What can gay porn learn from feminist porn?

Feminists filmmakers have started revolutionizing porn many years ago and have come very far. Here is what we can learn from them.

As many of you know, the first porn film I worked on was a straight feminist film. I got a job as an editor for Erika Lust, the Swedish adult filmmaker who, along with her husband and her entirely female-slash-queer crew, started making adult films that didn’t look like the cheap porn films people used to watch.

The four years I spent working with her were like an immersion in a parallel reality. Yes, we were making porn – that is, hiring porn actors, setting up room sets, dealing with contracts and medical exams, and finally pointing a camera to people while they were fucking. But we weren’t doing only that. We were also sitting around a desk and chatting about why those characters were together, what did they have in common, if it was sunny or rainy, if they were happy or sad (or just horny, why not?). We were actually trying to create the story that was behind the making woopies.

This may seem like an obvious system, but it wasn’t really. A few years ago, almost every straight porn film you’d see was limited to a white sofa (or bed) where a guy would fuck one or multiple women. No whys, no emotions, no story. Happily enough, and that’s surely thanks to the work of feminists, this sort of plots are now more ridiculed than endorsed.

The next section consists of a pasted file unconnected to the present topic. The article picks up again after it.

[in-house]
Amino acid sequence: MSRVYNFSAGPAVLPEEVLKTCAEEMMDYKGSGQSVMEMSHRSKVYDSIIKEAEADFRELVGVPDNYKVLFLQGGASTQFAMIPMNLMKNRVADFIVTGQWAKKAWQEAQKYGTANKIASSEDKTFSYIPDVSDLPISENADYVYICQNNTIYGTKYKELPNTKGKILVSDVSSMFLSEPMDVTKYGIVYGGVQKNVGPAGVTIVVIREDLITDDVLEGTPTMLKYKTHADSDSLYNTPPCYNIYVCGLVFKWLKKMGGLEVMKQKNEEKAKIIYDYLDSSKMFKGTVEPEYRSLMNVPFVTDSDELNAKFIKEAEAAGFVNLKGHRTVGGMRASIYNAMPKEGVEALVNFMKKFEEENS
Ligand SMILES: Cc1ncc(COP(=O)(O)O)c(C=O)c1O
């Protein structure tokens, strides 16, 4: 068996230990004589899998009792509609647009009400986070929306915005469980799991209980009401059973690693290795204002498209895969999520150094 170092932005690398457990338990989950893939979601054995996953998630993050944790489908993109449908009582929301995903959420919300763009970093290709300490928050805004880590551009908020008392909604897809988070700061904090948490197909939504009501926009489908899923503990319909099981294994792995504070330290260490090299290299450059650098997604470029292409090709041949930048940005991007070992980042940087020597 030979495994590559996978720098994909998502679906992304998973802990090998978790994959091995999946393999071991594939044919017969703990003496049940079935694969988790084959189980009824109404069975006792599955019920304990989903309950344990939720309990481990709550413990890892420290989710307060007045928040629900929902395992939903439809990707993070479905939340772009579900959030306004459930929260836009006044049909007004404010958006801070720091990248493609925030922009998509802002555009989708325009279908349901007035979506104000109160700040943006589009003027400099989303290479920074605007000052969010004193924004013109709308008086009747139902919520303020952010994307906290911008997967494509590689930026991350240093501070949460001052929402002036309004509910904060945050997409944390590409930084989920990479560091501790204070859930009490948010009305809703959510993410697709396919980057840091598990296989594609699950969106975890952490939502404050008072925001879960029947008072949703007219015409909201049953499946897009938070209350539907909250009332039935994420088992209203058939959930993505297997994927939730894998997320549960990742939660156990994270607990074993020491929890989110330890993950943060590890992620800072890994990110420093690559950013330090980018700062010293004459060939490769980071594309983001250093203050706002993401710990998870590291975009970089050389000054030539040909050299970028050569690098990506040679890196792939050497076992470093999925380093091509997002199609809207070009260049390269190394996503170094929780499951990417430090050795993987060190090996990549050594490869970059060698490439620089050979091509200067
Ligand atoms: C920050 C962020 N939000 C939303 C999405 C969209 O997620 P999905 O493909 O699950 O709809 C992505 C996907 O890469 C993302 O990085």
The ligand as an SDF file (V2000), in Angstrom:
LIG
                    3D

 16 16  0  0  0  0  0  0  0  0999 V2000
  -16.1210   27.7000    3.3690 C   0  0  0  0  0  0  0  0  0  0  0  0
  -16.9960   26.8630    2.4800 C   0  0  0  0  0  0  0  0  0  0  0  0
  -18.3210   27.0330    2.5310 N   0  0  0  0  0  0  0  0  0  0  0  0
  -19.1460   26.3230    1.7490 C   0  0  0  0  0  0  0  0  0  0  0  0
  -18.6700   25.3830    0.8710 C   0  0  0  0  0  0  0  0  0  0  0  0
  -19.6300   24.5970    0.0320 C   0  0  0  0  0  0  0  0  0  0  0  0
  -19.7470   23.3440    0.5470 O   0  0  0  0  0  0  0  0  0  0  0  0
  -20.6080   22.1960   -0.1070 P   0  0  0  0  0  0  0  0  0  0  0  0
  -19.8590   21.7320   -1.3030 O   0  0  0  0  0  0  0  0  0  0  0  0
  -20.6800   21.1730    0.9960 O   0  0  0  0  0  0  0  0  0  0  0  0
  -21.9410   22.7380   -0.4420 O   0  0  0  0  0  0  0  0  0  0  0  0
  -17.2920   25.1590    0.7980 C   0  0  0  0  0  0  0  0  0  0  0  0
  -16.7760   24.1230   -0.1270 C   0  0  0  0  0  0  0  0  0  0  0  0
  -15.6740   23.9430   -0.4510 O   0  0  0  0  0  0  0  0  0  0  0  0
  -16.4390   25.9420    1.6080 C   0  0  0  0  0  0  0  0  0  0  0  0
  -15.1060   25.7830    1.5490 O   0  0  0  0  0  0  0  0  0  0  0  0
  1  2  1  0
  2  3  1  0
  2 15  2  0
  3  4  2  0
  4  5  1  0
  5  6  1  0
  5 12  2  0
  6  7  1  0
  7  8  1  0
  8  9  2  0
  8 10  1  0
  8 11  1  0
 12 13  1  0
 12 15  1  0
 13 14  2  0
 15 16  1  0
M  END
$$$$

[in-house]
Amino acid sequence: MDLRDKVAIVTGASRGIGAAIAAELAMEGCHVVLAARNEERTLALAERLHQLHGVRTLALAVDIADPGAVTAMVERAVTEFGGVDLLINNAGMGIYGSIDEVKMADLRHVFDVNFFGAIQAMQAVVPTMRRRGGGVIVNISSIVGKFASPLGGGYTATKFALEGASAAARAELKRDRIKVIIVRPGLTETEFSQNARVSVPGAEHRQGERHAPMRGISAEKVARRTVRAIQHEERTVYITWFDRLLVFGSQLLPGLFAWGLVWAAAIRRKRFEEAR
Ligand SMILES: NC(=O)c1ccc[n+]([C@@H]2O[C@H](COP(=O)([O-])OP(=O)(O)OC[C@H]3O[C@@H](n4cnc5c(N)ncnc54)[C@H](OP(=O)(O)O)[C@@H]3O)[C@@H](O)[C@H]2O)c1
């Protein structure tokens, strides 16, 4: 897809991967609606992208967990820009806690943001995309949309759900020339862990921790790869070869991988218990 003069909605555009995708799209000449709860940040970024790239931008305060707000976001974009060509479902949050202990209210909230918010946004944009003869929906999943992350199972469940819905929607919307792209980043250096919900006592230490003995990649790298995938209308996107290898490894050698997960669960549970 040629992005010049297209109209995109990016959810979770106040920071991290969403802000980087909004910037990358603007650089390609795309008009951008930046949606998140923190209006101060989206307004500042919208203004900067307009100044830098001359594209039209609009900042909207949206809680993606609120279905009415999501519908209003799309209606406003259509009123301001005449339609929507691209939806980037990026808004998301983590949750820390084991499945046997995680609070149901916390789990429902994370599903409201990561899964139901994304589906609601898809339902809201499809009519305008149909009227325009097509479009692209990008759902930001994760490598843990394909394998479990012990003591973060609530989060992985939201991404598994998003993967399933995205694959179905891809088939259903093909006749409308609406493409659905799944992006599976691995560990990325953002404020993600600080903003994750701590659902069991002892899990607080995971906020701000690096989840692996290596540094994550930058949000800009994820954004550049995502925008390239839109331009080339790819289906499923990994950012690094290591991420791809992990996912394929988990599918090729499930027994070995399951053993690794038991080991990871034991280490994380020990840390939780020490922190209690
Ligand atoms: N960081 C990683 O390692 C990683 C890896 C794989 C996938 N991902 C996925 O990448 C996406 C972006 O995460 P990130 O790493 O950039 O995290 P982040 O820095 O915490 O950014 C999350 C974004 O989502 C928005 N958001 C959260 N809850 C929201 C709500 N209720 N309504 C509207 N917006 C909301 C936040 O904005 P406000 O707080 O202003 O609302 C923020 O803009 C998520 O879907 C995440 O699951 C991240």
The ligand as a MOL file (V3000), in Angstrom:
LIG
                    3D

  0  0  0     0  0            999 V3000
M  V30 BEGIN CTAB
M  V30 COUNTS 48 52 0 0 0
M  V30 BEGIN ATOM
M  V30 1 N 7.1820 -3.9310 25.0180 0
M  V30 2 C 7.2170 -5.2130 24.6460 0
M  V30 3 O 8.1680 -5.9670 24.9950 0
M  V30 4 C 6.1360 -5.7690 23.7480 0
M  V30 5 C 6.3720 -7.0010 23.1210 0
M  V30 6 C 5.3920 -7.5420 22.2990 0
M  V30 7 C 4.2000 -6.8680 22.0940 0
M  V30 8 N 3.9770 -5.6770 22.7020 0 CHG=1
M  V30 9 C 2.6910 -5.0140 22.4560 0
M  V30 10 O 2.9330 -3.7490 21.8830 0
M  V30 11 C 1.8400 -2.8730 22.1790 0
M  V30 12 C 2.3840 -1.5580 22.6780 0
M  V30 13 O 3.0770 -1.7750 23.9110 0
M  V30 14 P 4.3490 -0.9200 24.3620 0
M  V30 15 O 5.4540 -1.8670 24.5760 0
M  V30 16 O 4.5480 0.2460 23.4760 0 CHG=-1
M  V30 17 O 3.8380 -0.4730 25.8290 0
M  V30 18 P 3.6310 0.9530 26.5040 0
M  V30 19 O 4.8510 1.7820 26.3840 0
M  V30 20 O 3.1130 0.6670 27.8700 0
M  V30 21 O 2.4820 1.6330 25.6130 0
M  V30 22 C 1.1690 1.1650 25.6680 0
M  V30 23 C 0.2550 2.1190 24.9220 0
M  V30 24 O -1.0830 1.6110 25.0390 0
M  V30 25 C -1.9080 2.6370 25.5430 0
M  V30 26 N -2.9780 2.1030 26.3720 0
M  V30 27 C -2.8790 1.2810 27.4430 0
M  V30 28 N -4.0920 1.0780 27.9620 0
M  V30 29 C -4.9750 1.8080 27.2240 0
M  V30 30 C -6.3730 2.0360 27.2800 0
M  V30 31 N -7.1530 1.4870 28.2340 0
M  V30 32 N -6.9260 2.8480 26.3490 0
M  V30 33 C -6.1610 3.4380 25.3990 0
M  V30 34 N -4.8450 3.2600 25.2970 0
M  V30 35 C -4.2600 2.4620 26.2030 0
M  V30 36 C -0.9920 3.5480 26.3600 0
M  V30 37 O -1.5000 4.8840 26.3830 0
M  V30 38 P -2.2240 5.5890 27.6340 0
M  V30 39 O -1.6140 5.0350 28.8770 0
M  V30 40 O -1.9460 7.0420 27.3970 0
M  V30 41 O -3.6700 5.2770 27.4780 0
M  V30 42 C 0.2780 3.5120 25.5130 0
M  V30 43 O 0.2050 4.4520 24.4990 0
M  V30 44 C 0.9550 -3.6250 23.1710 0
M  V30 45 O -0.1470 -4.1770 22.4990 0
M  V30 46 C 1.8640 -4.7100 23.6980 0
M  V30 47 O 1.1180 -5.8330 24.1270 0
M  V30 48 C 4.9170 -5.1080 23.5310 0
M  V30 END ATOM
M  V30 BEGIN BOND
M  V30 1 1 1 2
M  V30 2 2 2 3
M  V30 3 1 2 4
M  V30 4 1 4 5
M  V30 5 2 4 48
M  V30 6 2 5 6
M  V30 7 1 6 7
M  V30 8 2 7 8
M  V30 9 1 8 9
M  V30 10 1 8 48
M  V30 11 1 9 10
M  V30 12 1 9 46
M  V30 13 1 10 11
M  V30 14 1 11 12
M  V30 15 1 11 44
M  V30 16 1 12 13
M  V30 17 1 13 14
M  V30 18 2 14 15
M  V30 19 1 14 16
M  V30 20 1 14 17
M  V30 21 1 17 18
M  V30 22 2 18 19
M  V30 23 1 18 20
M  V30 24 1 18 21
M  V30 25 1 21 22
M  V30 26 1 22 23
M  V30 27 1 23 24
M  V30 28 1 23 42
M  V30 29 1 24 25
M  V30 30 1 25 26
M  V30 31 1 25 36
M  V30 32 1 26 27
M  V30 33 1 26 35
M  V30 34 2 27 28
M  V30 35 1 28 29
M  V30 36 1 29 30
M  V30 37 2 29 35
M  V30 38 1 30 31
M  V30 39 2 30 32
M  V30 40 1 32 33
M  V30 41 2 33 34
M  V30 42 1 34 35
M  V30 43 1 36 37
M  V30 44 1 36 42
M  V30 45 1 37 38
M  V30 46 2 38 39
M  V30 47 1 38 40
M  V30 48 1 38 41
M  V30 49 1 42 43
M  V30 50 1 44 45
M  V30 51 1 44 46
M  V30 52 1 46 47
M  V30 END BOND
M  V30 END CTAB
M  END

While I watched all that happen in feminist porn, I took a long look at the gay porn adult films. Of course chauvinist porn was never a reality for us: gay porn was already born with an inherent element of equality that traditional heterosexual porn lacks, which puts it already way up front in the race for quality.

However, that didn’t stop me from noticing how little creativity was being put in gay films. Aesthetically and narratively speaking, the majority of the gay porn films are still unlovely, unfashionable, impersonal and outdated – despite its huge appeal among a smart and sensitive audience all over the world (even girls like it better!).

So what’s lacking here? Why are we were still so reluctant in doing something different?

Feminist porn has taught us that is perfectly possible to rethink our concepts of eroticism, and it taught us that we can and should explore lust and libido through our own points of view.

That’s what I was thinking when I packed my bags and decided to explore gay porn filmmaking. I had this obsessed idea that a gay adult film could be beautiful, emotional, and portray a lot more than sex. So I grabbed my camera and started shooting stories of relationships, memories, fears and emotions, everything I considered interesting and erotic. And guess what? A lot of people were just waiting for something like that.

Feminist porn and gay porn are not the same thing – in fact they’re far from being even similar. But they do have one thing in common: a must need to break free from stereotyped scripts, so that a new type of filmmaking – more artistic, intelligent, human and diverse – can flourish.

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